Ankle Sprain Treatment (Care of the Young Athlete)
Acute ankle and foot injuries are common in athletes and other active young people. Sprains account for the greatest number of acute injuries.
The following is information from the American Academy of Pediatrics summarizing the treatment phases of rehabilitation for ankle sprain.
Phases of rehabilitation for ankle sprain
|I||Phase I treatment involves resting and protecting the ankle to permit healing, to prevent further injury, and to control pain and swelling.||
|II||Phase II treatment begins once pain and swelling have subsided to the point where the athlete can comfortably bear weight and walk from place to place.||
|III||Phase III treatment focuses on restoring ankle proprioception (balance and position awareness) as well as agility and coordination.||
|IV||In Phase IV treatment, athletes make the transition back to their sport through what is known as a functional progression. For running sports, athletes may progress from jogging or running straight ahead on a flat surface to sprinting.||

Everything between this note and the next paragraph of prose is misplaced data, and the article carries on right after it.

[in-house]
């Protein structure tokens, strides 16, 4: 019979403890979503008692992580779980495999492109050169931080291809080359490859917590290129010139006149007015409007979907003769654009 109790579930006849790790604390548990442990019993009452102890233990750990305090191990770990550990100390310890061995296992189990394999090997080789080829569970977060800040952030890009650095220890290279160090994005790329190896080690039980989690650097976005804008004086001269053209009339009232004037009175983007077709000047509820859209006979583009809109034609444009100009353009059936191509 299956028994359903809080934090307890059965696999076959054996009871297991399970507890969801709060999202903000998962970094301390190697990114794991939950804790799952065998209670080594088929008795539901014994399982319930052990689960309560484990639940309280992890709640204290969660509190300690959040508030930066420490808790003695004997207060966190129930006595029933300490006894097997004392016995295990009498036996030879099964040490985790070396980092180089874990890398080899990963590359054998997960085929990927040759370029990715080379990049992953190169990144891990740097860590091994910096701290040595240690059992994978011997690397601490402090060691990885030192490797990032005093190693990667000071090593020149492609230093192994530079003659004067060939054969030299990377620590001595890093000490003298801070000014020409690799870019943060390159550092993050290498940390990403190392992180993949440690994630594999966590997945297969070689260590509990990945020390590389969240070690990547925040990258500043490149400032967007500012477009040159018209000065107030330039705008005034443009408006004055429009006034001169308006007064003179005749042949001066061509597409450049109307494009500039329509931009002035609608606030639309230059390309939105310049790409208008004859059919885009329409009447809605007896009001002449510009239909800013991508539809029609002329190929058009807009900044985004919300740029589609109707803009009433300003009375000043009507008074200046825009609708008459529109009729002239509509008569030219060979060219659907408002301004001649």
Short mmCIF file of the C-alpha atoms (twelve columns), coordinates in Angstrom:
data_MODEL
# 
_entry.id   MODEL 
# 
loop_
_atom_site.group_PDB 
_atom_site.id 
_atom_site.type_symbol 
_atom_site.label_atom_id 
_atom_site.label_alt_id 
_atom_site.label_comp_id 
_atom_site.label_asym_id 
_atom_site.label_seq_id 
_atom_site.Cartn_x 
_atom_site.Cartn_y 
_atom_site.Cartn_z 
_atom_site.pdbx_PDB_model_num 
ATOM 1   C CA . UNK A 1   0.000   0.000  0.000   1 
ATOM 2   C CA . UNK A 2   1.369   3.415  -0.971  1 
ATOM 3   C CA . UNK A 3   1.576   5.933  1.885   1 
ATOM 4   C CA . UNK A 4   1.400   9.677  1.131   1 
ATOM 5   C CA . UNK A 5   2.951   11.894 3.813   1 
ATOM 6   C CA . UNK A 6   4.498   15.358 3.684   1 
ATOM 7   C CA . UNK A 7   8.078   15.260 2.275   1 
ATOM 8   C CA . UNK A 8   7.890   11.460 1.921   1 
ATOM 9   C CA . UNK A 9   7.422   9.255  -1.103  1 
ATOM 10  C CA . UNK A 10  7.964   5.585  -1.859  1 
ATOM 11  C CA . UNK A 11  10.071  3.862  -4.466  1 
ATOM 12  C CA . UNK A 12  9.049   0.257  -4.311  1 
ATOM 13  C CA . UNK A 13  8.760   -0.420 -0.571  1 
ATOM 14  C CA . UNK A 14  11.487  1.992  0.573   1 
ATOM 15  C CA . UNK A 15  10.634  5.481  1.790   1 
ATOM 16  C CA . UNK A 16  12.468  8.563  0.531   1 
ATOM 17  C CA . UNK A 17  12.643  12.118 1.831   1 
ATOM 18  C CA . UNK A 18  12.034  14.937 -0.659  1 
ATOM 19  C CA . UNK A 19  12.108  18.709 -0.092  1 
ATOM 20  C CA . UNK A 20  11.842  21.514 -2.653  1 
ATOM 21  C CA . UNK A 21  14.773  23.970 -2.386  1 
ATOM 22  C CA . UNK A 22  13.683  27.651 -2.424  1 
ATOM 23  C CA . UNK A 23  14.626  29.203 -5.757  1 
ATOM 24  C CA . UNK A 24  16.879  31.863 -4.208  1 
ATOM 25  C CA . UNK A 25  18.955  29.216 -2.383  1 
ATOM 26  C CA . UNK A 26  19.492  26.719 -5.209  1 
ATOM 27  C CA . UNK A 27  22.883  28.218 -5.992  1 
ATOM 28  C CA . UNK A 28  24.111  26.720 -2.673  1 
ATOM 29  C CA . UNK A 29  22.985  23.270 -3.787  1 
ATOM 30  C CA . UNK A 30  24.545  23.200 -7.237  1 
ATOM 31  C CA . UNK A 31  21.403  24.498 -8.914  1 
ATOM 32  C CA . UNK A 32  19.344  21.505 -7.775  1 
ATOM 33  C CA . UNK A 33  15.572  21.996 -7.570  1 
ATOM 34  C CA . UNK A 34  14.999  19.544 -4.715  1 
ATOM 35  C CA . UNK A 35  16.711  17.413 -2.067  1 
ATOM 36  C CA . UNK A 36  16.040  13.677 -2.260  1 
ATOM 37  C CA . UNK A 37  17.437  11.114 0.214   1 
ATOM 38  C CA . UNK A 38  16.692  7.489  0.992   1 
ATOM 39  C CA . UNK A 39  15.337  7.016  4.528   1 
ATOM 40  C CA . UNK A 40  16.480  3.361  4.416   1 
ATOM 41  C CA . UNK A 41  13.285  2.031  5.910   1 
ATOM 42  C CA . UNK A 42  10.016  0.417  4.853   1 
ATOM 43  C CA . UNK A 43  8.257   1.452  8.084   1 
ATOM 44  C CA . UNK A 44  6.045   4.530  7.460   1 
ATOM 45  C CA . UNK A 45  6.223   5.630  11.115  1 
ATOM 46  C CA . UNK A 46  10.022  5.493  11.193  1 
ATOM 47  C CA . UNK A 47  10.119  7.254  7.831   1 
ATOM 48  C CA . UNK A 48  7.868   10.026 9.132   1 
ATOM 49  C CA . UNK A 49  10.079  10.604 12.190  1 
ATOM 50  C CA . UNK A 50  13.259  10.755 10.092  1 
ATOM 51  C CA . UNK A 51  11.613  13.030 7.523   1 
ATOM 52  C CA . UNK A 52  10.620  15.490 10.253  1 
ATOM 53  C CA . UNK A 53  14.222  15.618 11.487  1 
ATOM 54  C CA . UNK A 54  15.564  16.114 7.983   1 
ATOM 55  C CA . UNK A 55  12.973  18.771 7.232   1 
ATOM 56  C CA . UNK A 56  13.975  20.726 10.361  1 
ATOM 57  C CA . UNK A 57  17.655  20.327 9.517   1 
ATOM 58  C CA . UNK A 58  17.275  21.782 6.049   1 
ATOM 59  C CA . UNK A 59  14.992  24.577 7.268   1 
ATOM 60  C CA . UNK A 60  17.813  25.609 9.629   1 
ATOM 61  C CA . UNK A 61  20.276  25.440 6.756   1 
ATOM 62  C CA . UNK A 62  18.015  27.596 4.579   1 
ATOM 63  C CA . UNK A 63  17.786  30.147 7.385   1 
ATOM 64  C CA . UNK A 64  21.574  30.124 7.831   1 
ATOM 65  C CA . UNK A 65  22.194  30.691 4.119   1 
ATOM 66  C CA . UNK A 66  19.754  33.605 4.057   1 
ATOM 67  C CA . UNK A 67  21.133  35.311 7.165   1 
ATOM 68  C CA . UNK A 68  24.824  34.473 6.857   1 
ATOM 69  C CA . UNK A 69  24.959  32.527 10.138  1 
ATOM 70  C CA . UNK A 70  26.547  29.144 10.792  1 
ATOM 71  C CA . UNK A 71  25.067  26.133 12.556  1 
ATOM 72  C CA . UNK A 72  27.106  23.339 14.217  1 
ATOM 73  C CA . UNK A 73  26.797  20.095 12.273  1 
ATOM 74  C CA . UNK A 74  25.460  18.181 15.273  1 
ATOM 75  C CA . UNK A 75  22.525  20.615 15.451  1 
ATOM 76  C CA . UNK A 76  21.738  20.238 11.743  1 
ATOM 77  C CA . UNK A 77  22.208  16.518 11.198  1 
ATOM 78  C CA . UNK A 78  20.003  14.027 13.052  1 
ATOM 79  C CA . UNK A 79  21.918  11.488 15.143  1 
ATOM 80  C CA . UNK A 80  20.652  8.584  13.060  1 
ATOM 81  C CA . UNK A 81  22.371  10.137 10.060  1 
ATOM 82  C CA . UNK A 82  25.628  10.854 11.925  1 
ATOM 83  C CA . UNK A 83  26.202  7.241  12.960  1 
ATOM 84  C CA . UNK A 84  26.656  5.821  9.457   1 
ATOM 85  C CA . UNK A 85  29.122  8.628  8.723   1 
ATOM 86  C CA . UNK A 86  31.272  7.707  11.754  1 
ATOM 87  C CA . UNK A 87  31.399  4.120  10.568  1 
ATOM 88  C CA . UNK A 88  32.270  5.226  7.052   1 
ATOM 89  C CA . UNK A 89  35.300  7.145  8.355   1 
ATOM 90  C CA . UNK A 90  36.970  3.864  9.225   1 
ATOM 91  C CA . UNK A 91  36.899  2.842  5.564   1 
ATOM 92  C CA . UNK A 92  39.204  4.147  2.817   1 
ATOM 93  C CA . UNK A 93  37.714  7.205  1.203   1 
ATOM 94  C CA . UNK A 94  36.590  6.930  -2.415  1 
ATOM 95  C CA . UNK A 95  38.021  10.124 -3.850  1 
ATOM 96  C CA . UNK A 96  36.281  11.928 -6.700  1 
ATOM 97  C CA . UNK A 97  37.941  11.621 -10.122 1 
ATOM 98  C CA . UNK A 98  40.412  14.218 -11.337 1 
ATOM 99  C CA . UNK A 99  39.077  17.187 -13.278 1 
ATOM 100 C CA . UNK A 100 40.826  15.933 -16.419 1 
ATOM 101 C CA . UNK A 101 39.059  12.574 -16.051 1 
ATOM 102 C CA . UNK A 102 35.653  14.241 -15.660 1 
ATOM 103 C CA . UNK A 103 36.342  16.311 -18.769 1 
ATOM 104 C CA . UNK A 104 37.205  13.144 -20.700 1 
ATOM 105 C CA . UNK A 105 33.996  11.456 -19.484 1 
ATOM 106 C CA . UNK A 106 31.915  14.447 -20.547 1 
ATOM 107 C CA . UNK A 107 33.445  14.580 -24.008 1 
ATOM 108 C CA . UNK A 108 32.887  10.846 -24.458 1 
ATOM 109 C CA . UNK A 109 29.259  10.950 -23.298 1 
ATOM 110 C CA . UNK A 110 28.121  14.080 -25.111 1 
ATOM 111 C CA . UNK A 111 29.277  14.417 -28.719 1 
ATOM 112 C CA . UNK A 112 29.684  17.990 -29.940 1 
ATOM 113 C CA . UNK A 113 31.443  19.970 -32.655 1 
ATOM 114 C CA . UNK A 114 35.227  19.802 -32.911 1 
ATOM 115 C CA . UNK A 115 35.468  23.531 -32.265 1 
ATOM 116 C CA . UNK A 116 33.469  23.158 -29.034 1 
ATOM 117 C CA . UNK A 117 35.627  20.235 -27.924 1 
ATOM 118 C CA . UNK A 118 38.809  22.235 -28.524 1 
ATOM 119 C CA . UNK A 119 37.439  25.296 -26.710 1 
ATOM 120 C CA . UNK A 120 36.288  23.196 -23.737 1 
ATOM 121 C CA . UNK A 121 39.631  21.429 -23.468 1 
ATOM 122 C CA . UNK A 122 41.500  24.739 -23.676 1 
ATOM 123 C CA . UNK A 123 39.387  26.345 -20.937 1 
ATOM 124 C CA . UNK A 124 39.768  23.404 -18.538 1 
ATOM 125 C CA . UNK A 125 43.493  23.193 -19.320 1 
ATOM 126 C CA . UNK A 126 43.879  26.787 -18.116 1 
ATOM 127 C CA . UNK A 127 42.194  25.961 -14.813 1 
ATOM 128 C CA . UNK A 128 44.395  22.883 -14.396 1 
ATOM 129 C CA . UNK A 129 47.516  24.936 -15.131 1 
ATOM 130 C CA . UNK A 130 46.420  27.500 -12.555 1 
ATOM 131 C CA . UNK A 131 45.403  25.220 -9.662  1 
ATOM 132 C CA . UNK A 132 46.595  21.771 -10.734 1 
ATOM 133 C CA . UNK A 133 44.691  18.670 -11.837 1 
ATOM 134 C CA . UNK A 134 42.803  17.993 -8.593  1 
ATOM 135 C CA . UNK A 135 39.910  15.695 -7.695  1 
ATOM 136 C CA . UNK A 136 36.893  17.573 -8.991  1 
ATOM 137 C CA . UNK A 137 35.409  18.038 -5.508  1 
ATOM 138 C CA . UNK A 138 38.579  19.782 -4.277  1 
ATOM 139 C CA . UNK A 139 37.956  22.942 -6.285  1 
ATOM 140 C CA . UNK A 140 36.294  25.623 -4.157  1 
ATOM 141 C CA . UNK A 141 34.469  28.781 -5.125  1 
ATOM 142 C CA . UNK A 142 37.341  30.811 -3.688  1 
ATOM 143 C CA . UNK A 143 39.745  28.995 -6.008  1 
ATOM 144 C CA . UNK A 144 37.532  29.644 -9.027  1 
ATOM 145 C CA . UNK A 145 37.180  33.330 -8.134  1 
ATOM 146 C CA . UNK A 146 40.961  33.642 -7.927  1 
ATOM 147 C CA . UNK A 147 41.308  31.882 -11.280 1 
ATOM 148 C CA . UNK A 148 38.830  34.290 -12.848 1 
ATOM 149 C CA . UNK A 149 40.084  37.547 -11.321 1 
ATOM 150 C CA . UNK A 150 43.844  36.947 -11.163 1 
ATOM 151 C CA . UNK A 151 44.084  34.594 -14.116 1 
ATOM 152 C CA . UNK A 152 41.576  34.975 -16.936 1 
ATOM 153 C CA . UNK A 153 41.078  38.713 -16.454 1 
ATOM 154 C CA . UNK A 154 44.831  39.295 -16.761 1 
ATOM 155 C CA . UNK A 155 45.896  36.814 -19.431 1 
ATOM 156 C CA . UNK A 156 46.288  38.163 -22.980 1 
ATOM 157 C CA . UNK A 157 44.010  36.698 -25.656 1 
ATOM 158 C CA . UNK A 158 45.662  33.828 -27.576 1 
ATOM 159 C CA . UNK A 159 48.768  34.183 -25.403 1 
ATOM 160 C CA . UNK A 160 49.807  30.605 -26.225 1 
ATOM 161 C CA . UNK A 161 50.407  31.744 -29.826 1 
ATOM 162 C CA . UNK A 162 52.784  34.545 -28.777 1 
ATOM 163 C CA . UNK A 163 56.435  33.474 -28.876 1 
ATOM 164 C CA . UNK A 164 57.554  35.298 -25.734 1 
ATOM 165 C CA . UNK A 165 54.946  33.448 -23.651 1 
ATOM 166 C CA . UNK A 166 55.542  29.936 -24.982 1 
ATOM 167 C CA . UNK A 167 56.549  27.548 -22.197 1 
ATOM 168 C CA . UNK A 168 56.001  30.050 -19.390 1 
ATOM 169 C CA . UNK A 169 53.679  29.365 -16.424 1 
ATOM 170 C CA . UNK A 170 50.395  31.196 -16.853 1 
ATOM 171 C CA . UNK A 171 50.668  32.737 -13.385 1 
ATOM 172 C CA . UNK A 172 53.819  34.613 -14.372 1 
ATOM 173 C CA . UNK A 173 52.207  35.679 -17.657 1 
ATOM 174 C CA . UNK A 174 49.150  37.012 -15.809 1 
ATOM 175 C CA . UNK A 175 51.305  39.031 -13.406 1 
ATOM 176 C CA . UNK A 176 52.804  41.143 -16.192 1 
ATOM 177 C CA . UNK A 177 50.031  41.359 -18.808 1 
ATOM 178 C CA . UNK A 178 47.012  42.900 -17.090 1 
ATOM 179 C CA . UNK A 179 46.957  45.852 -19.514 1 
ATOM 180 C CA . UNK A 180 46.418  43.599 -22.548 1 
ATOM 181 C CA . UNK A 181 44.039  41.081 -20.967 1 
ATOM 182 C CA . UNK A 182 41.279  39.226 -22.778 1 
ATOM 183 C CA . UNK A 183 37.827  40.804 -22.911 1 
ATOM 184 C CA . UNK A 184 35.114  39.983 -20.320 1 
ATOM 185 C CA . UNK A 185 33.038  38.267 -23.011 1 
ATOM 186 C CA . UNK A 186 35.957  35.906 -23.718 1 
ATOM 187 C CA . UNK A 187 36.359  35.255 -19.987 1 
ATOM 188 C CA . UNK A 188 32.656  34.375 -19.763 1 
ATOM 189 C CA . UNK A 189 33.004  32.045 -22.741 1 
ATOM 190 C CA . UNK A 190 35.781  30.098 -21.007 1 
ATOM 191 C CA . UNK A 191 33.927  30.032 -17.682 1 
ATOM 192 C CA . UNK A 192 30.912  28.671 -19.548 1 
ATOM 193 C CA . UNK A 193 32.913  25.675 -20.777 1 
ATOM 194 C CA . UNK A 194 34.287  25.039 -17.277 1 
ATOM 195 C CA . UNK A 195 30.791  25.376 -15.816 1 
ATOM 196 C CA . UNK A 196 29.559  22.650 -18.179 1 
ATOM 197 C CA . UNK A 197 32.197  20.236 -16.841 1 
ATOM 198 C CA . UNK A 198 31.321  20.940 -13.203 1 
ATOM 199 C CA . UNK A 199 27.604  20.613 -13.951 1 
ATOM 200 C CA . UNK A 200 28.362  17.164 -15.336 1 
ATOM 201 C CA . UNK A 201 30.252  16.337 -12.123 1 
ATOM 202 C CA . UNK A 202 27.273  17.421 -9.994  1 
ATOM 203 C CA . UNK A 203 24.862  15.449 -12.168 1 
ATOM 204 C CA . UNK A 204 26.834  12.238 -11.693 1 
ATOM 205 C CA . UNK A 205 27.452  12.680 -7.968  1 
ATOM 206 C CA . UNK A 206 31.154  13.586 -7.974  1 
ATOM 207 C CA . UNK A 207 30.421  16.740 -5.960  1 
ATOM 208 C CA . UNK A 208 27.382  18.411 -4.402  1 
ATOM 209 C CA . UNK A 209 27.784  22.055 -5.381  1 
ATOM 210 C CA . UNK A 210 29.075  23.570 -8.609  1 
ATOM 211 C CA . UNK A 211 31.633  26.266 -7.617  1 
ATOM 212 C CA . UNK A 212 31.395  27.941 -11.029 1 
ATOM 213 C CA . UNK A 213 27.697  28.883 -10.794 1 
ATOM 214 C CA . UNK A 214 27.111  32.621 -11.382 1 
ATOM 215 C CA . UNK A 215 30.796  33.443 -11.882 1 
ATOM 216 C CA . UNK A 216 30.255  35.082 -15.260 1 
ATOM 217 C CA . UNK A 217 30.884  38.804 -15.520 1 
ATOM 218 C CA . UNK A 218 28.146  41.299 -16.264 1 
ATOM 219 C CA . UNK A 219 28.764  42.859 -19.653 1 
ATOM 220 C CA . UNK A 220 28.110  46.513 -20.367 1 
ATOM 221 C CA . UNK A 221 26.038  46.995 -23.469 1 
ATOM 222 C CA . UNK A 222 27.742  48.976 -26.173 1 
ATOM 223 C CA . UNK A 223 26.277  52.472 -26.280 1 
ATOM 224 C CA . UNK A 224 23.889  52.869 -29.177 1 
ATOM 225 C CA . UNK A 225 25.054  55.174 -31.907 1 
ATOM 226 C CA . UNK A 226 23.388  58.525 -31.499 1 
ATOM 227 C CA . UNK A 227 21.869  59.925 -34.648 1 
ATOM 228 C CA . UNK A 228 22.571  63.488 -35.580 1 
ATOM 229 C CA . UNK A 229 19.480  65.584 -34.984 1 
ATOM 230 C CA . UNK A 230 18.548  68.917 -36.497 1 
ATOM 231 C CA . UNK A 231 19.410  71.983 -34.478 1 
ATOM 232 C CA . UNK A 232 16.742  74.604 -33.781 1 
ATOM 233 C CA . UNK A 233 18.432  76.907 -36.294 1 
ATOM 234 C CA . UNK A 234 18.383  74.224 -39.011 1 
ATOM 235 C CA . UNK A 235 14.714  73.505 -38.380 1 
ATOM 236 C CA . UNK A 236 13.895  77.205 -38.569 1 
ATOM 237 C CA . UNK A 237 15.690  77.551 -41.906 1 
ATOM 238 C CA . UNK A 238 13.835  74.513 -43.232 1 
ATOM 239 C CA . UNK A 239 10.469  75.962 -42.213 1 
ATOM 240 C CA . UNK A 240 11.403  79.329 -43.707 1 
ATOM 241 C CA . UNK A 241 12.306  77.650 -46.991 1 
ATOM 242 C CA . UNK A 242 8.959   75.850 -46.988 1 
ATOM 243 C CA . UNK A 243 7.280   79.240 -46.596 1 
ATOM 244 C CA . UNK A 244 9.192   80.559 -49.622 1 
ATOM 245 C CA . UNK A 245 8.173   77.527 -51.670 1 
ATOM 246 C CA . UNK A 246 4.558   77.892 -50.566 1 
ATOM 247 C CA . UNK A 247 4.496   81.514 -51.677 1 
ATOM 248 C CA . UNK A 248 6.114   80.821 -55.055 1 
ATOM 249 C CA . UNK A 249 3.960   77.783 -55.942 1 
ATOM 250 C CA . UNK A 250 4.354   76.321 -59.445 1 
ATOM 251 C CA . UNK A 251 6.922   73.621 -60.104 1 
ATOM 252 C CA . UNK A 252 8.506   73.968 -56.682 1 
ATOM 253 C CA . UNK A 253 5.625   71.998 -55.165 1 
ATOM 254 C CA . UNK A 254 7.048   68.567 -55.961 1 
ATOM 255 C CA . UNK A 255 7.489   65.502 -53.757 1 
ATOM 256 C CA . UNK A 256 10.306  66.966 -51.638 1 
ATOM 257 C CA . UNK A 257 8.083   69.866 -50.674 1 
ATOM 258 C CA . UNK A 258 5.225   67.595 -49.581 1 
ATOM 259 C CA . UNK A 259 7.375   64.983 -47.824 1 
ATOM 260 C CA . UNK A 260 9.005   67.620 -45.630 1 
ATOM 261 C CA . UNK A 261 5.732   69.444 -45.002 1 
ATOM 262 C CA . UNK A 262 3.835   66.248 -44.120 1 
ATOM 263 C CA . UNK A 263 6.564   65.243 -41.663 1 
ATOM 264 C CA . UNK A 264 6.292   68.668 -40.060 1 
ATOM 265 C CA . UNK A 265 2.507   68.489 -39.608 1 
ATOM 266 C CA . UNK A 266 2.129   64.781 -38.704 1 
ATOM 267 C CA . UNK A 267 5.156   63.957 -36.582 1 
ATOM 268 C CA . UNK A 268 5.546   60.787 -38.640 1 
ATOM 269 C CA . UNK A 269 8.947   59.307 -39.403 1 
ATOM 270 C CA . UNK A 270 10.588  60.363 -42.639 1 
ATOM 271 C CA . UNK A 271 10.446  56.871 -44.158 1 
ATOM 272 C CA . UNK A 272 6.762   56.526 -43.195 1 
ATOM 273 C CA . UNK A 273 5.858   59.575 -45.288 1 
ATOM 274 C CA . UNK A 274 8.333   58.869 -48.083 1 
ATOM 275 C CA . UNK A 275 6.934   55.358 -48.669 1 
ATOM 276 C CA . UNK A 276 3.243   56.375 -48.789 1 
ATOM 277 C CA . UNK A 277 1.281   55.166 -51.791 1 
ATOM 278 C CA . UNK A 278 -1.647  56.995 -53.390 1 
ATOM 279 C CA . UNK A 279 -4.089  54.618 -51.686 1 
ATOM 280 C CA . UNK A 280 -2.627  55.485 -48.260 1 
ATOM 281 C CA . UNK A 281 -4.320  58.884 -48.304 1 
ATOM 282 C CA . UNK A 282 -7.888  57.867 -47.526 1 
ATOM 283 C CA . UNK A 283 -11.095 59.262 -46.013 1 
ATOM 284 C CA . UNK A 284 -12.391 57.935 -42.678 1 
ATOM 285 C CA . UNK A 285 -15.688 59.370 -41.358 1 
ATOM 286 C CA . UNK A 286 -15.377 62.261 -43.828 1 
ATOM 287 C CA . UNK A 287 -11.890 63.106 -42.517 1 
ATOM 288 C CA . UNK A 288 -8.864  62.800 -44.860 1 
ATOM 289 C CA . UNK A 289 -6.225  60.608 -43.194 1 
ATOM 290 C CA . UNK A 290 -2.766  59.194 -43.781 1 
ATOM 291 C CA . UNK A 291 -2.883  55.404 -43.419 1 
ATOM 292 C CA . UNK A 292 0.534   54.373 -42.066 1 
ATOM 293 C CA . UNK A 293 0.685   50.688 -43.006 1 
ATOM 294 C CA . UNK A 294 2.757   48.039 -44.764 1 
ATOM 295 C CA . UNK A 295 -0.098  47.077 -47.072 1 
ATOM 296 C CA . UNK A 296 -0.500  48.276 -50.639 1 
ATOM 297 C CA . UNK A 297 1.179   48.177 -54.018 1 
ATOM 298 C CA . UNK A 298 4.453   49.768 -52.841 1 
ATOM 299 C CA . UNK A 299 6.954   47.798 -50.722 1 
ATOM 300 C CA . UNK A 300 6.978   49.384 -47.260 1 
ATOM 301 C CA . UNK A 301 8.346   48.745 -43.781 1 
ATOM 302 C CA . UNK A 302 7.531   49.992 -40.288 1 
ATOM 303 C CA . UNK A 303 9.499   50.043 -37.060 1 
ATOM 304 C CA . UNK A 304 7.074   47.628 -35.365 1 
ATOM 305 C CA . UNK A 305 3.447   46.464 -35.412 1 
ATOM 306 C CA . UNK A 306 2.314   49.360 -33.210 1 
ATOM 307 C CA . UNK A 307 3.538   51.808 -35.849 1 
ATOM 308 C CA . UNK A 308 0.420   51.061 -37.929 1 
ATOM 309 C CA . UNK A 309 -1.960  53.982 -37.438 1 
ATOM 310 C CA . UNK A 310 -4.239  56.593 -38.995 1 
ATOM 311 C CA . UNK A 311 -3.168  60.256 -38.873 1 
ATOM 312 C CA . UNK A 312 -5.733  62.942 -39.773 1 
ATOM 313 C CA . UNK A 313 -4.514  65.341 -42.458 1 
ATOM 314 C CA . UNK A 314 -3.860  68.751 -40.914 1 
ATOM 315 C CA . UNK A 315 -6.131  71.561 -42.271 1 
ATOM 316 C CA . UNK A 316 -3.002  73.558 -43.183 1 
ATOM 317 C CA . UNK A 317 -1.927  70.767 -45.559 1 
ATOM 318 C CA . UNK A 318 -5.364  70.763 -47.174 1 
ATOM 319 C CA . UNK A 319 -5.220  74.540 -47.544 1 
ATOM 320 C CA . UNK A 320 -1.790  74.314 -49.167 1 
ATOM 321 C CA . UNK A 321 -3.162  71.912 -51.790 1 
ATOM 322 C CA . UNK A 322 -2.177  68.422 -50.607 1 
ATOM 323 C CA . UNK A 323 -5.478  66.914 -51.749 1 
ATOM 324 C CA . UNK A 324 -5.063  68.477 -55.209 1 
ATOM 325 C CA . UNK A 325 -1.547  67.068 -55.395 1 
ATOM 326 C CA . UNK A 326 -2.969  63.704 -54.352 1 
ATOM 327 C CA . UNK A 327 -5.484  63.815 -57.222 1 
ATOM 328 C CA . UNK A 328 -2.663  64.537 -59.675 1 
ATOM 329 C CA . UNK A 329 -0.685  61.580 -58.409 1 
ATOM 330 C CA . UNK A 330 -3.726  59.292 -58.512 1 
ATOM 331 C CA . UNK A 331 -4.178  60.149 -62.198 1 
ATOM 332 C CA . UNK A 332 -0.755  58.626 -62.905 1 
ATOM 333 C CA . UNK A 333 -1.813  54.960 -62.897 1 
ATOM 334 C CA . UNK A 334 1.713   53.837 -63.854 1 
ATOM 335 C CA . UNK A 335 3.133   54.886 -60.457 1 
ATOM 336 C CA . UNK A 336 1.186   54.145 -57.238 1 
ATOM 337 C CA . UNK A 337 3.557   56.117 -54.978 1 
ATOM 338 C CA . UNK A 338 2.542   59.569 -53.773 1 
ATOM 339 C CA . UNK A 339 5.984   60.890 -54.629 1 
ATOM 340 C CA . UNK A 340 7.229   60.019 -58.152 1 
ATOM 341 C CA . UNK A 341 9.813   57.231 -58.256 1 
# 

|V||In Phase V, the athlete has completed the functional program and should be ready to return to practice.||
Peroneal strengthening exercise
Exercises that use elastic tubing can help restore strength to the muscles of the leg and calf.
Attach elastic to secure object.
Loop tubing around left forefoot.
Pull the tubing to the left with your forefoot while keeping the rest of your foot in place.
Repeat steps 1 through 3 with right forefoot pulling the tubing to the right.
Calf strengthening exercise
Calf strengthening can be performed by toe raises, with or without added weight, and toe raises on the edge of a step.
Stand with balls of feet on a step. Hold onto a handrail to keep you steady.
Keep your knees slightly bent and gently lower your heels.
Then slowly raise your heels by pushing on the balls of your feet.
Repeat steps 1 through 3.
Exercises to restore proprioception are performed on a balance board, a wobble board, or a mini trampoline, or simply by standing on one leg while playing catch with a ball or doing some other distracting activity.
Because injuries and recovery rates are different for every athlete, it is difficult to estimate an exact date or time when return to sports will be safe. However, by plotting the phases of rehabilitation (see graph), doctors can discuss with athletes the necessary steps for recovery and will be able to measure an athlete's progress against this standard.